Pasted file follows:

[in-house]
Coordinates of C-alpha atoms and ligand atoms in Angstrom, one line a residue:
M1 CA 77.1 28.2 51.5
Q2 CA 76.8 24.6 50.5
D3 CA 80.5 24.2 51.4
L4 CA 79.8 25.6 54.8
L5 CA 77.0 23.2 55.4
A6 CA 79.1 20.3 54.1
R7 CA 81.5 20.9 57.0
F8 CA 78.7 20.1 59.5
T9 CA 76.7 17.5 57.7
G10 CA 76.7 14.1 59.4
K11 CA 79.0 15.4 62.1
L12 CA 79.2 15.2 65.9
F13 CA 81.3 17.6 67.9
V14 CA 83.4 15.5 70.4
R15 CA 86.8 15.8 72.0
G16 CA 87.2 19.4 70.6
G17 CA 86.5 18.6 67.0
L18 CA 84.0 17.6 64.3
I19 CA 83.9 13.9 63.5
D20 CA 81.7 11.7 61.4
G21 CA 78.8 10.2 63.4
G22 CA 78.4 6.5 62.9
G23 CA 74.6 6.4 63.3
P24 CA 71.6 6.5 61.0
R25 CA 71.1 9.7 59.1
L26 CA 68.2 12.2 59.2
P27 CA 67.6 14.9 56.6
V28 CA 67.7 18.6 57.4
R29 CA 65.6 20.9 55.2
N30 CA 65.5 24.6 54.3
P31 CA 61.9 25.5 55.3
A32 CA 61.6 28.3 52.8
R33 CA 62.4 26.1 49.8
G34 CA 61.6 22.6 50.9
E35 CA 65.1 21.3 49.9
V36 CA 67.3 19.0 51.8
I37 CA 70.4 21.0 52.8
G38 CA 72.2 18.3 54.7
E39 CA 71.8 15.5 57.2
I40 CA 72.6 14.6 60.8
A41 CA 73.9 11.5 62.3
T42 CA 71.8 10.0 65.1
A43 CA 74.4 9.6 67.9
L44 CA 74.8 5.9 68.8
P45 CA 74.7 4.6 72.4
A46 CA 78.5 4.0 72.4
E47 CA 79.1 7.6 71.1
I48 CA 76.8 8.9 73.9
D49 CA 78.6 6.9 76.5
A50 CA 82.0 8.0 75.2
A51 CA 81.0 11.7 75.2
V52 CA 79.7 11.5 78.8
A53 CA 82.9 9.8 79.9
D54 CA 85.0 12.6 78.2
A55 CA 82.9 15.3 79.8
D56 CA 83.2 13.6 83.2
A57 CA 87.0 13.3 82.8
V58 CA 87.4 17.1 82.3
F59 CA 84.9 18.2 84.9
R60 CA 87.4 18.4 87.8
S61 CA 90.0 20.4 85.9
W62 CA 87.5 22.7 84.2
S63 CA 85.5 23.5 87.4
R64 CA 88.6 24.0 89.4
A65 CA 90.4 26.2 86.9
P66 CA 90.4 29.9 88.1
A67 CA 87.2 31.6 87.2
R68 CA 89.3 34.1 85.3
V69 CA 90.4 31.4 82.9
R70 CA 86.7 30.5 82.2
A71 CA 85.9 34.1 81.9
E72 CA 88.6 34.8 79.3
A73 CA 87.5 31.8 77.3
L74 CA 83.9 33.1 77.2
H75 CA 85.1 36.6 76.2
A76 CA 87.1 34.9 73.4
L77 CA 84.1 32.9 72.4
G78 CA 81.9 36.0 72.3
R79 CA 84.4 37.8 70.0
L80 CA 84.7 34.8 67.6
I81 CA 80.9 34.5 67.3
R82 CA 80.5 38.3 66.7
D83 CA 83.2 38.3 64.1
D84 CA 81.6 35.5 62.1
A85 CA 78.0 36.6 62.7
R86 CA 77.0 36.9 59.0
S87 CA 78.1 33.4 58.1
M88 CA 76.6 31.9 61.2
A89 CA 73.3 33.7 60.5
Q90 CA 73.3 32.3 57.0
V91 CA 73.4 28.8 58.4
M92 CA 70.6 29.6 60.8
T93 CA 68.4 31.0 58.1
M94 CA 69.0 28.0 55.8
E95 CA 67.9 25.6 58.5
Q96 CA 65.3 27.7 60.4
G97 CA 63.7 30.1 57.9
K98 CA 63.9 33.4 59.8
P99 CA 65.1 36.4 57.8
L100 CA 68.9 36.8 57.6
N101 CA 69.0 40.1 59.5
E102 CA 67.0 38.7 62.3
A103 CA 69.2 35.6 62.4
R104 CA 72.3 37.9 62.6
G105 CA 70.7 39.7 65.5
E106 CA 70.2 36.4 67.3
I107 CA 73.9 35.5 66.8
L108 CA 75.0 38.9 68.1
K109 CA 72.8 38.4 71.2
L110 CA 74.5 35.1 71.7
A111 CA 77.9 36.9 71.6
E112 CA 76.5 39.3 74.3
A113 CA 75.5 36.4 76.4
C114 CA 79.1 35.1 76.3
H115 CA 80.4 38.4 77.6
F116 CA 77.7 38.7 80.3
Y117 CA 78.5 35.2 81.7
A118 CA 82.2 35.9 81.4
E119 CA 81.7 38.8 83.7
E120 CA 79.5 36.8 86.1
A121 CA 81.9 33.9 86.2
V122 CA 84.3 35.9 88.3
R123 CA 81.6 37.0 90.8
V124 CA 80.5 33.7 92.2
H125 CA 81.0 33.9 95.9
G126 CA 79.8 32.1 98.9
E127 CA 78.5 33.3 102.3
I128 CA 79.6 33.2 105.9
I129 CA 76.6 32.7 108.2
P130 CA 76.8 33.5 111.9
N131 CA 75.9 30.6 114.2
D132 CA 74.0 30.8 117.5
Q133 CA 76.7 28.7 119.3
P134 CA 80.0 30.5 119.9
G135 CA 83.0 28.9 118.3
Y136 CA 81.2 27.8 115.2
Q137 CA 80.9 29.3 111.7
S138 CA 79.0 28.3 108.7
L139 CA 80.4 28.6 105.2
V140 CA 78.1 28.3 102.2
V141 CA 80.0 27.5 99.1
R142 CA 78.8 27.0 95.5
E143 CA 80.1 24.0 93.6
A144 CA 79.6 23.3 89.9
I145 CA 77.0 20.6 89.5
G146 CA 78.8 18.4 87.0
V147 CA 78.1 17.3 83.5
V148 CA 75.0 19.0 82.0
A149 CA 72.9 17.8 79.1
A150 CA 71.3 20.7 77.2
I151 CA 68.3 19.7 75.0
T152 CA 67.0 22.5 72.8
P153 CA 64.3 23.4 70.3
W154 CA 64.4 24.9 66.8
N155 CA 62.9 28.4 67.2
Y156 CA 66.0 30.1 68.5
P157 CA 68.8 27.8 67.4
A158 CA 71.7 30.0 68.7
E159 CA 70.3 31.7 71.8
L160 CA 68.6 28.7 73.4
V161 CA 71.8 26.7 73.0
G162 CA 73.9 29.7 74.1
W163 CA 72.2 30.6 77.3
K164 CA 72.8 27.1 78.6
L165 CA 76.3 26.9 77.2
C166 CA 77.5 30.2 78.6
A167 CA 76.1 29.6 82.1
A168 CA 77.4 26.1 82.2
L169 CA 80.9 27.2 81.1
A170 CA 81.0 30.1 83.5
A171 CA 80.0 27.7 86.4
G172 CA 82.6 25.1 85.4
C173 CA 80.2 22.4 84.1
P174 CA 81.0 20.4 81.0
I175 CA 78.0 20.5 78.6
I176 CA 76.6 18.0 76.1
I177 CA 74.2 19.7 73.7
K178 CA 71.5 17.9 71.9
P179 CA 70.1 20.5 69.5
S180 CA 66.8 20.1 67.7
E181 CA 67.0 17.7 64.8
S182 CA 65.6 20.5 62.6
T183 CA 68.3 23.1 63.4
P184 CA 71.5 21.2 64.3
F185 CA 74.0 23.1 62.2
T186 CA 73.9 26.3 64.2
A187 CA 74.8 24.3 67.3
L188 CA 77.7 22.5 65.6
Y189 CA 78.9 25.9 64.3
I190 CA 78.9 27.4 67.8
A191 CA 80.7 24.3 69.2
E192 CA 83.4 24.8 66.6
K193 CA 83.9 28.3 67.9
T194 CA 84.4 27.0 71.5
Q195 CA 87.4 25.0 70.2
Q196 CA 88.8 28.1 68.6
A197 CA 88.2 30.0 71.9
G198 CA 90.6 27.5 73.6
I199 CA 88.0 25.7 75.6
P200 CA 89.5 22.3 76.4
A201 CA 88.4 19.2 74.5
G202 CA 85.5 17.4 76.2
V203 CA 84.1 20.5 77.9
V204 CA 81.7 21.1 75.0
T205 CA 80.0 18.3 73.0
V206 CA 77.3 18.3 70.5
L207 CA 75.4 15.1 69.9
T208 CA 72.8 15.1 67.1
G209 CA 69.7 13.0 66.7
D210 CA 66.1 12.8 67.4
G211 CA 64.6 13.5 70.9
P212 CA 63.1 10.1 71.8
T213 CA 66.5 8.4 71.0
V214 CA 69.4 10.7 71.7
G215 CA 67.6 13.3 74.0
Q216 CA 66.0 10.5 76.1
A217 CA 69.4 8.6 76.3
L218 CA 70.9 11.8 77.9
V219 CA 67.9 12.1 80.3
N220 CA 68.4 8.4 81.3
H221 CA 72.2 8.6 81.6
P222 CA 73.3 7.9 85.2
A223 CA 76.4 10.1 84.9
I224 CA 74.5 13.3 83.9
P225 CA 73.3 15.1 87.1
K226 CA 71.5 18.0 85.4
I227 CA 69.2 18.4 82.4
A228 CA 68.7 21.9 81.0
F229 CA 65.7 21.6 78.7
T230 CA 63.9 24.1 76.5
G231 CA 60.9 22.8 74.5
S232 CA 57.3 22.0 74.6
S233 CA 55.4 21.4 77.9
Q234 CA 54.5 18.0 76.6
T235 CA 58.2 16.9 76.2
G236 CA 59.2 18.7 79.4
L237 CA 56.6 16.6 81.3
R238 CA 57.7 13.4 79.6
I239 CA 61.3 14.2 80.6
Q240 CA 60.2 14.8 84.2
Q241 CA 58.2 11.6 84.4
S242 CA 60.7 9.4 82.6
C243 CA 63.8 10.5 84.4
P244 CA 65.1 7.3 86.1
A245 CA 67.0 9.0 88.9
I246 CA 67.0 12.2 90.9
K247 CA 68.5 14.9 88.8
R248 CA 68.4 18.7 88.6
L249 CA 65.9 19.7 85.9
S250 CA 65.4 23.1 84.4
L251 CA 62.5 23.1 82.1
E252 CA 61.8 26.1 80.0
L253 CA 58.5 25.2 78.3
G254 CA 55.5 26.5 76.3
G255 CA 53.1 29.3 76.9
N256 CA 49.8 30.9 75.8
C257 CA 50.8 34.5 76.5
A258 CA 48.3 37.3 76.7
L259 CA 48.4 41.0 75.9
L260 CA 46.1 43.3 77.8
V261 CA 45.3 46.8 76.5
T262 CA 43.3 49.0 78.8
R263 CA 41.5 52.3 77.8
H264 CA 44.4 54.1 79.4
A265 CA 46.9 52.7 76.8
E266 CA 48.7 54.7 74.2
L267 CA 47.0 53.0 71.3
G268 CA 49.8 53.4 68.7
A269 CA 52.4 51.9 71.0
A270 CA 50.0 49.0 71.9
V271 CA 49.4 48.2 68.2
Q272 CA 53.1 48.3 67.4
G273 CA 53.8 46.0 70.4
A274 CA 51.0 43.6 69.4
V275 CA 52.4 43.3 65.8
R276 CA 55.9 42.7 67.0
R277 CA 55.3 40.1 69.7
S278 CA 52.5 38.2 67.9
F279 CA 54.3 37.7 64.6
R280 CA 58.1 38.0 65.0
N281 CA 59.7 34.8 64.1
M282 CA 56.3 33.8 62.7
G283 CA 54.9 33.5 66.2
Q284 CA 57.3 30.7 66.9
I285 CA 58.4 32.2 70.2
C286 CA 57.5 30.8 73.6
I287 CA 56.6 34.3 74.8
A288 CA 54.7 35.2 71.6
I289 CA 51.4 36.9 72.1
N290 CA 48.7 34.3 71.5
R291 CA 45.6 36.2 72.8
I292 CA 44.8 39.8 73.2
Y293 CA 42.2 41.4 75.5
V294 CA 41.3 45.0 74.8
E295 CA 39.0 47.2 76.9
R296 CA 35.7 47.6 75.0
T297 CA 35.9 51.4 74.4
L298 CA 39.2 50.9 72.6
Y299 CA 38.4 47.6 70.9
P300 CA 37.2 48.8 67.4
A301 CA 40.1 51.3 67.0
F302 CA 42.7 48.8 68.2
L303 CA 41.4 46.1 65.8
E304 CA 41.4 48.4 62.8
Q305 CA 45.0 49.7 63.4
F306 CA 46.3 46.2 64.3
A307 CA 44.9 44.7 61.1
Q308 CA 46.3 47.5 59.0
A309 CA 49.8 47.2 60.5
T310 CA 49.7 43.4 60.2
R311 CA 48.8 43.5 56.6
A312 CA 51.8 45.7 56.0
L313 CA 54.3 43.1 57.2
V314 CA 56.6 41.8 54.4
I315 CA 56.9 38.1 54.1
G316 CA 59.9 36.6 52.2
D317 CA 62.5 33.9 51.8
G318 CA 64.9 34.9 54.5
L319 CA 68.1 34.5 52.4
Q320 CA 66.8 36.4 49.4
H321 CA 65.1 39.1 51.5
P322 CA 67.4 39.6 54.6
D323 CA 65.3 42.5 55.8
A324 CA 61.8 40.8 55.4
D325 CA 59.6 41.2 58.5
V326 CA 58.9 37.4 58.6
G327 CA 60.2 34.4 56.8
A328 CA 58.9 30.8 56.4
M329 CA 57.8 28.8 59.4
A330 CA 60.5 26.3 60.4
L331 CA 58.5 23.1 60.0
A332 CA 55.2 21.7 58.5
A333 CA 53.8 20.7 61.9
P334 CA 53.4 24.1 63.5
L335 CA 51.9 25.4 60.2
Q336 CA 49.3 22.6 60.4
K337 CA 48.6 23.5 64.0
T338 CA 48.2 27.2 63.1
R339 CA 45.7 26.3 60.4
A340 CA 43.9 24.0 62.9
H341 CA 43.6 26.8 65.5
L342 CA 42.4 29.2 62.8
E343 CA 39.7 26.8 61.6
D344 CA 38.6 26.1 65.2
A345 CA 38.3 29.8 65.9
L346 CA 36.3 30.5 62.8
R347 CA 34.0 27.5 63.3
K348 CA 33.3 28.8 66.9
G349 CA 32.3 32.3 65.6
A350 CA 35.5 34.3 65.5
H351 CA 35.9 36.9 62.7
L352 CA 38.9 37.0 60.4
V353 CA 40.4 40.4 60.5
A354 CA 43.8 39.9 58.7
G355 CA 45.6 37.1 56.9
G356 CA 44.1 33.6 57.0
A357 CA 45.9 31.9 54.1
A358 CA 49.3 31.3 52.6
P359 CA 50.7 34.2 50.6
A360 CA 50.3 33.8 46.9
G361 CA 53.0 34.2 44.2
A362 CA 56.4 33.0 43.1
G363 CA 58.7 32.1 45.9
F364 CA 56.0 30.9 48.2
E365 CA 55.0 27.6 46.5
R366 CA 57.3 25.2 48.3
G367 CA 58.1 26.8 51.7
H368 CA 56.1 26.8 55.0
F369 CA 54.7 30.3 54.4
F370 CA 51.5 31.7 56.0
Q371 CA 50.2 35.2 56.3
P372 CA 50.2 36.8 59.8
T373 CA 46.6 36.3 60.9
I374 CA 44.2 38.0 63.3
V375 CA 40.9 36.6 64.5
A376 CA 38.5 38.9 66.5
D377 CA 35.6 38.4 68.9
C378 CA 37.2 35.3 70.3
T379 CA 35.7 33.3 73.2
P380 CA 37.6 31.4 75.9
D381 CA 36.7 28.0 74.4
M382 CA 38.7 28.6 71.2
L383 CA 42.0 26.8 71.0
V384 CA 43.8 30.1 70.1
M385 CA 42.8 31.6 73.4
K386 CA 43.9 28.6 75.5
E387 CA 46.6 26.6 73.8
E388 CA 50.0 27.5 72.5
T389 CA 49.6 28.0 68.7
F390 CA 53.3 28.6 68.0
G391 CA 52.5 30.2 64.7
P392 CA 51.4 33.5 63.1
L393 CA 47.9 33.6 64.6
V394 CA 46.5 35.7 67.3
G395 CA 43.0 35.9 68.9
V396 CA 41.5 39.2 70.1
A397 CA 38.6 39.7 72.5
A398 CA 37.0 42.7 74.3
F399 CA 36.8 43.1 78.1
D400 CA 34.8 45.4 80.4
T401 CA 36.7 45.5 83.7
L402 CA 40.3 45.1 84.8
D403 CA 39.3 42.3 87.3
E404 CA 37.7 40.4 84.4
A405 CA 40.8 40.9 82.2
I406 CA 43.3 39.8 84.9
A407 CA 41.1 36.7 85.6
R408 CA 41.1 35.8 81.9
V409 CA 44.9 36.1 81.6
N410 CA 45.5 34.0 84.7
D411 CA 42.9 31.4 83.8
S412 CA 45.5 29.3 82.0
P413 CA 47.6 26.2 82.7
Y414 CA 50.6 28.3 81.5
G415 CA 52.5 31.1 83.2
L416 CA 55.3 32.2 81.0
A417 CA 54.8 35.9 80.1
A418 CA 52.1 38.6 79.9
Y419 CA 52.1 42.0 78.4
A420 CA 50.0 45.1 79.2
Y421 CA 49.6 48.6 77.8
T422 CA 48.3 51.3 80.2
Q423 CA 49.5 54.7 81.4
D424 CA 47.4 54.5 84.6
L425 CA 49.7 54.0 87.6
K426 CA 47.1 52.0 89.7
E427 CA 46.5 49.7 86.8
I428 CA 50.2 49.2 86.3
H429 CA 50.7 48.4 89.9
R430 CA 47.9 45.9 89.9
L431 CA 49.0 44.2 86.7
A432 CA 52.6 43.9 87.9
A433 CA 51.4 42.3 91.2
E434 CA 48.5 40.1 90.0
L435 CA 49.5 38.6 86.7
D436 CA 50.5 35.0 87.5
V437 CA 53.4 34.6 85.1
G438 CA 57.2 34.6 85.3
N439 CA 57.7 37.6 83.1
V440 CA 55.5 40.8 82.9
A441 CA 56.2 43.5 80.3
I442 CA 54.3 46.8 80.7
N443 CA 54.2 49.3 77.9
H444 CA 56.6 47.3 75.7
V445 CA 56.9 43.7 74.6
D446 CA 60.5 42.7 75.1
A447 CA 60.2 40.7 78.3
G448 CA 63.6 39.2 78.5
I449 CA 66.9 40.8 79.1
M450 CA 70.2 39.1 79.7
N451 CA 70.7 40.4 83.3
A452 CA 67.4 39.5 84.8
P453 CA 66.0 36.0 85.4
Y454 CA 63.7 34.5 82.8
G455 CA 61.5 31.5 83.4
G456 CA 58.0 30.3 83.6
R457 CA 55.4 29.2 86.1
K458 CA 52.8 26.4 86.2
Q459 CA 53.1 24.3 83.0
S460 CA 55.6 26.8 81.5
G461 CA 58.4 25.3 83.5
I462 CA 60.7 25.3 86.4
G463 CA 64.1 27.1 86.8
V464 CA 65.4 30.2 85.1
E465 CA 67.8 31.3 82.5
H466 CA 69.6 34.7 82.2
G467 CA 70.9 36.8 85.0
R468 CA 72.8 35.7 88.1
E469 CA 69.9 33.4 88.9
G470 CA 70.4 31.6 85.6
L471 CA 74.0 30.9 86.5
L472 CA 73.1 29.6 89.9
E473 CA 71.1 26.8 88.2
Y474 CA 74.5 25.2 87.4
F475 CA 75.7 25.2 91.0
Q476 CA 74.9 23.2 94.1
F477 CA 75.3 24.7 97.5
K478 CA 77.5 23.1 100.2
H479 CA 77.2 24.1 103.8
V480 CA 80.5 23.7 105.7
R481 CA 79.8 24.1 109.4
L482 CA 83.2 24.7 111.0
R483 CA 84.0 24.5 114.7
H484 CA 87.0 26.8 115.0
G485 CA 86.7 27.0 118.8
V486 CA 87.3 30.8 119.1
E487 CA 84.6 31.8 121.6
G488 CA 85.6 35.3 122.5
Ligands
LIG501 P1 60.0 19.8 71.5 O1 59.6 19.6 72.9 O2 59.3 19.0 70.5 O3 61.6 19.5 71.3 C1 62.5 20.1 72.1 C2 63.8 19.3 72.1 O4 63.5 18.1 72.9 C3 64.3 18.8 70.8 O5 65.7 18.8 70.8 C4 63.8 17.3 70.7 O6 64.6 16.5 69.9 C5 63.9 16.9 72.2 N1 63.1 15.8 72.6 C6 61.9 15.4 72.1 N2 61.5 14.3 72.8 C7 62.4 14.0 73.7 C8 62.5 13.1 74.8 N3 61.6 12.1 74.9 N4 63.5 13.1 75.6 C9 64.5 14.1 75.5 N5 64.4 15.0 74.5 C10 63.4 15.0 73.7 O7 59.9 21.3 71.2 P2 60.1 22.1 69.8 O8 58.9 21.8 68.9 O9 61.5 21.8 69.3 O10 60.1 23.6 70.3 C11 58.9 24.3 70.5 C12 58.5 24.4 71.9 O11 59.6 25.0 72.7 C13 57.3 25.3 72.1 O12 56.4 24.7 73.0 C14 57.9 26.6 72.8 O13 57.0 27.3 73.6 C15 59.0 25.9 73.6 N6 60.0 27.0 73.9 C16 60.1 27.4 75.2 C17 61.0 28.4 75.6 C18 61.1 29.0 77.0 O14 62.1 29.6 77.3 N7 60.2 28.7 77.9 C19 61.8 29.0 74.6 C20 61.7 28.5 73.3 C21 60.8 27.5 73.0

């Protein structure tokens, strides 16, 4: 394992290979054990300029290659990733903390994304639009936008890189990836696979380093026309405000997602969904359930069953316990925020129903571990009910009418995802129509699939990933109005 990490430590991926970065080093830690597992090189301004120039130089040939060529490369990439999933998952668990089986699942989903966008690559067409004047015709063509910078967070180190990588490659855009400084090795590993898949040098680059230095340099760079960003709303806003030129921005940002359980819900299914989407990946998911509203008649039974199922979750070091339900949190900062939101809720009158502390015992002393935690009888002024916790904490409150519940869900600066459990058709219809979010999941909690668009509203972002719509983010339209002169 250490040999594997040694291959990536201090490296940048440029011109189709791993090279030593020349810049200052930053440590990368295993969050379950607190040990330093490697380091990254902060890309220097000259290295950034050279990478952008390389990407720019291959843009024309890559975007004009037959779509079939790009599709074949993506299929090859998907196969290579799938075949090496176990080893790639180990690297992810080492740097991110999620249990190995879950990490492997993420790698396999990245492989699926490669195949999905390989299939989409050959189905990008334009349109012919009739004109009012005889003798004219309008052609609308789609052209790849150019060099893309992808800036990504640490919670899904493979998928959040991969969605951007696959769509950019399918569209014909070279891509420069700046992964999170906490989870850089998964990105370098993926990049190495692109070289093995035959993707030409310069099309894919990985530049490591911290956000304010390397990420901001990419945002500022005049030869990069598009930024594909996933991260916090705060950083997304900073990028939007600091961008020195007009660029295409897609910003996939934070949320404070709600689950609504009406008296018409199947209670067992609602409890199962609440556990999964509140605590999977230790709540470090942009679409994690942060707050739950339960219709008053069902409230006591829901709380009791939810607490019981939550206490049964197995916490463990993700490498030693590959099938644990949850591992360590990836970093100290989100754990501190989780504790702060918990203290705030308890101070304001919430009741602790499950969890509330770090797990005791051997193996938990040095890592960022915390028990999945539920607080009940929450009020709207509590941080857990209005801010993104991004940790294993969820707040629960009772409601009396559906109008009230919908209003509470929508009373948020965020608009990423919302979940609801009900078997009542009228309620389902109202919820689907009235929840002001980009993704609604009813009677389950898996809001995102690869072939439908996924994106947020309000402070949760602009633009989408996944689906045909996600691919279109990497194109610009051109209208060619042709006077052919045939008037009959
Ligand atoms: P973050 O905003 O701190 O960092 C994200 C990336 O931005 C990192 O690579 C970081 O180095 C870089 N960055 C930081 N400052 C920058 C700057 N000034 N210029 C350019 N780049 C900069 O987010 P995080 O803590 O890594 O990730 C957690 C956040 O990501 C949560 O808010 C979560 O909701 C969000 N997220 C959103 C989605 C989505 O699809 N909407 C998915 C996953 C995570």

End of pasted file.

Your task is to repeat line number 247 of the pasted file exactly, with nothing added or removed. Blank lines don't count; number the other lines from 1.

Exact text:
A245 CA 67.0 9.0 88.9